Evolution of the freshwater coastal current at the southern tip of Greenland

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Lin, Peigen
Pickart, Robert S.
Torres, Daniel J.
Pacini, Astrid
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Boundary currents
Coastal flows
Ocean circulation
Potential vorticity
Shipboard hydrographic and velocity measurements collected in summer 2014 are used to study the evolution of the freshwater coastal current in southern Greenland as it encounters Cape Farewell. The velocity structure reveals that the coastal current maintains its identity as it flows around the cape and bifurcates such that most of the flow is diverted to the outer west Greenland shelf, while a small portion remains on the inner shelf. Taking into account this inner branch, the volume transport of the coastal current is conserved, but the freshwater transport decreases on the west side of Cape Farewell. A significant amount of freshwater appears to be transported off the shelf where the outer branch flows adjacent to the shelfbreak circulation. It is argued that the offshore transposition of the coastal current is caused by the flow following the isobaths as they bend offshore because of the widening of the shelf on the west side of Cape Farewell. An analysis of the potential vorticity shows that the subsequent seaward flux of freshwater can be enhanced by instabilities of the current. This set of circumstances provides a pathway for the freshest water originating from the Arctic, as well as runoff from the Greenland ice sheet, to be fluxed into the interior Labrador Sea where it could influence convection in the basin.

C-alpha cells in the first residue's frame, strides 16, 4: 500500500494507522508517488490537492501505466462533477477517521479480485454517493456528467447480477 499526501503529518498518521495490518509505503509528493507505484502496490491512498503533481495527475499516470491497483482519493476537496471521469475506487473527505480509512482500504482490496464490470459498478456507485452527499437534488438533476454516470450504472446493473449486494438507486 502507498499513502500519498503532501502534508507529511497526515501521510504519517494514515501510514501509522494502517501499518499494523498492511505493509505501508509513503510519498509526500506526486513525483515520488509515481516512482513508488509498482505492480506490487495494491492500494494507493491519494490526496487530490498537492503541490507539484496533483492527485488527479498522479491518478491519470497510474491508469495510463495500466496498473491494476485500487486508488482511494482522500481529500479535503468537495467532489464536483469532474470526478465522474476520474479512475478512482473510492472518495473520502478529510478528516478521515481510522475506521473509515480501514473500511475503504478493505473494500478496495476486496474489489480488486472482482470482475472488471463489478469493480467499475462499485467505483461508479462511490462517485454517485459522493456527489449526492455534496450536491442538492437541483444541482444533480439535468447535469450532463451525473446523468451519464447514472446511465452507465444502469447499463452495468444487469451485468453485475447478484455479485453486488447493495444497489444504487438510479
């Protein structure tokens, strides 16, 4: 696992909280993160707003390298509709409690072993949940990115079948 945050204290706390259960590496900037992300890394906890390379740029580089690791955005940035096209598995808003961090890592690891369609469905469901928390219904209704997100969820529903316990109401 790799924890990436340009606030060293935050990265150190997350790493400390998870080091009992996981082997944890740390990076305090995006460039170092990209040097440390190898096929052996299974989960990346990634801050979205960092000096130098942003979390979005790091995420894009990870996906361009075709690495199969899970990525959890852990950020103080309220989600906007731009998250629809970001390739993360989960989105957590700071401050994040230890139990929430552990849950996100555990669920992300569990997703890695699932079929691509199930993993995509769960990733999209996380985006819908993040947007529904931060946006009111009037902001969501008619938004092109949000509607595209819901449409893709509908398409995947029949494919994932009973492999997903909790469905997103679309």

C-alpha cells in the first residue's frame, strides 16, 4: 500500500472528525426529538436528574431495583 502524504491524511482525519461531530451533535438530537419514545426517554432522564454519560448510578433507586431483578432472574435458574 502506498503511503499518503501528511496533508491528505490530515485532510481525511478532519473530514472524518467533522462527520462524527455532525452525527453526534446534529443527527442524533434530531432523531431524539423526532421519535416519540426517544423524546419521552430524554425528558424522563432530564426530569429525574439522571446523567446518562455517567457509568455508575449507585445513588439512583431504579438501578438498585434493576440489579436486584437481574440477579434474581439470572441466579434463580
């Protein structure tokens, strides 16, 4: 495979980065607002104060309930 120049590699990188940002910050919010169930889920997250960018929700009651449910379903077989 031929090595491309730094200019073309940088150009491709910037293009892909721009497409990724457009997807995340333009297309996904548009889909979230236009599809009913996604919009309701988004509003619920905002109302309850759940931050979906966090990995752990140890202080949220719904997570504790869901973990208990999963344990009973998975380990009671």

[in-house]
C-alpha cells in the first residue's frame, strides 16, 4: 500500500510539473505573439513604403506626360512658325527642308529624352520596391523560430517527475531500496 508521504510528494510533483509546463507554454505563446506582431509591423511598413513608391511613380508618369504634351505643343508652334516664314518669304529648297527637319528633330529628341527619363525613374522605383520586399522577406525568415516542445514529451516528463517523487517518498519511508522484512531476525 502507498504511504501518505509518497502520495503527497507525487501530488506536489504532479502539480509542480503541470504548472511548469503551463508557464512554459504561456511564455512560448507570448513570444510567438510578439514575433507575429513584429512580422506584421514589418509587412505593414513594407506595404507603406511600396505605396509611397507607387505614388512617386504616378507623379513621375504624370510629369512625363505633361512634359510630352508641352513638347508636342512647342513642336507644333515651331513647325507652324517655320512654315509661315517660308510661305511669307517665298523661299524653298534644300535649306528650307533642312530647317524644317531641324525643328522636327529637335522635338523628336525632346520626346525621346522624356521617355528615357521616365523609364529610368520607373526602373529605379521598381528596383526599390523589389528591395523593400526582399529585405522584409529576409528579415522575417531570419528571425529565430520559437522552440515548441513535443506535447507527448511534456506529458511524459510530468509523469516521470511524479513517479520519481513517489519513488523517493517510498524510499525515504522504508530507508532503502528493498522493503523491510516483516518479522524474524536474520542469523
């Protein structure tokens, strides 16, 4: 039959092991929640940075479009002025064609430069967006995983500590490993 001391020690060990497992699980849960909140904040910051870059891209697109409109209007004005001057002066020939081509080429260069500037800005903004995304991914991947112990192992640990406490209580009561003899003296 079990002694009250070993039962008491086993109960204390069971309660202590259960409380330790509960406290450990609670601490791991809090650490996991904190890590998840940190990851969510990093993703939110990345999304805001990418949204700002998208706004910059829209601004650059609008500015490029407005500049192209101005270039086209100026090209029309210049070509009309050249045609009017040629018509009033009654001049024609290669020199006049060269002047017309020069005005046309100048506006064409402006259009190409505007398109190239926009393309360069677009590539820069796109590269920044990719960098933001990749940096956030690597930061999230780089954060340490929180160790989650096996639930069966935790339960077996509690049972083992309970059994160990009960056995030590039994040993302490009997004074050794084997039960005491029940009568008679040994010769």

Author Posting. © American Meteorological Society, 2018. This article is posted here by permission of American Meteorological Society for personal use, not for redistribution. The definitive version was published in Journal of Physical Oceanography 48 (2018): 2127-2140, doi:10.1175/JPO-D-18-0035.1.
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Journal of Physical Oceanography 48 (2018): 2127-2140
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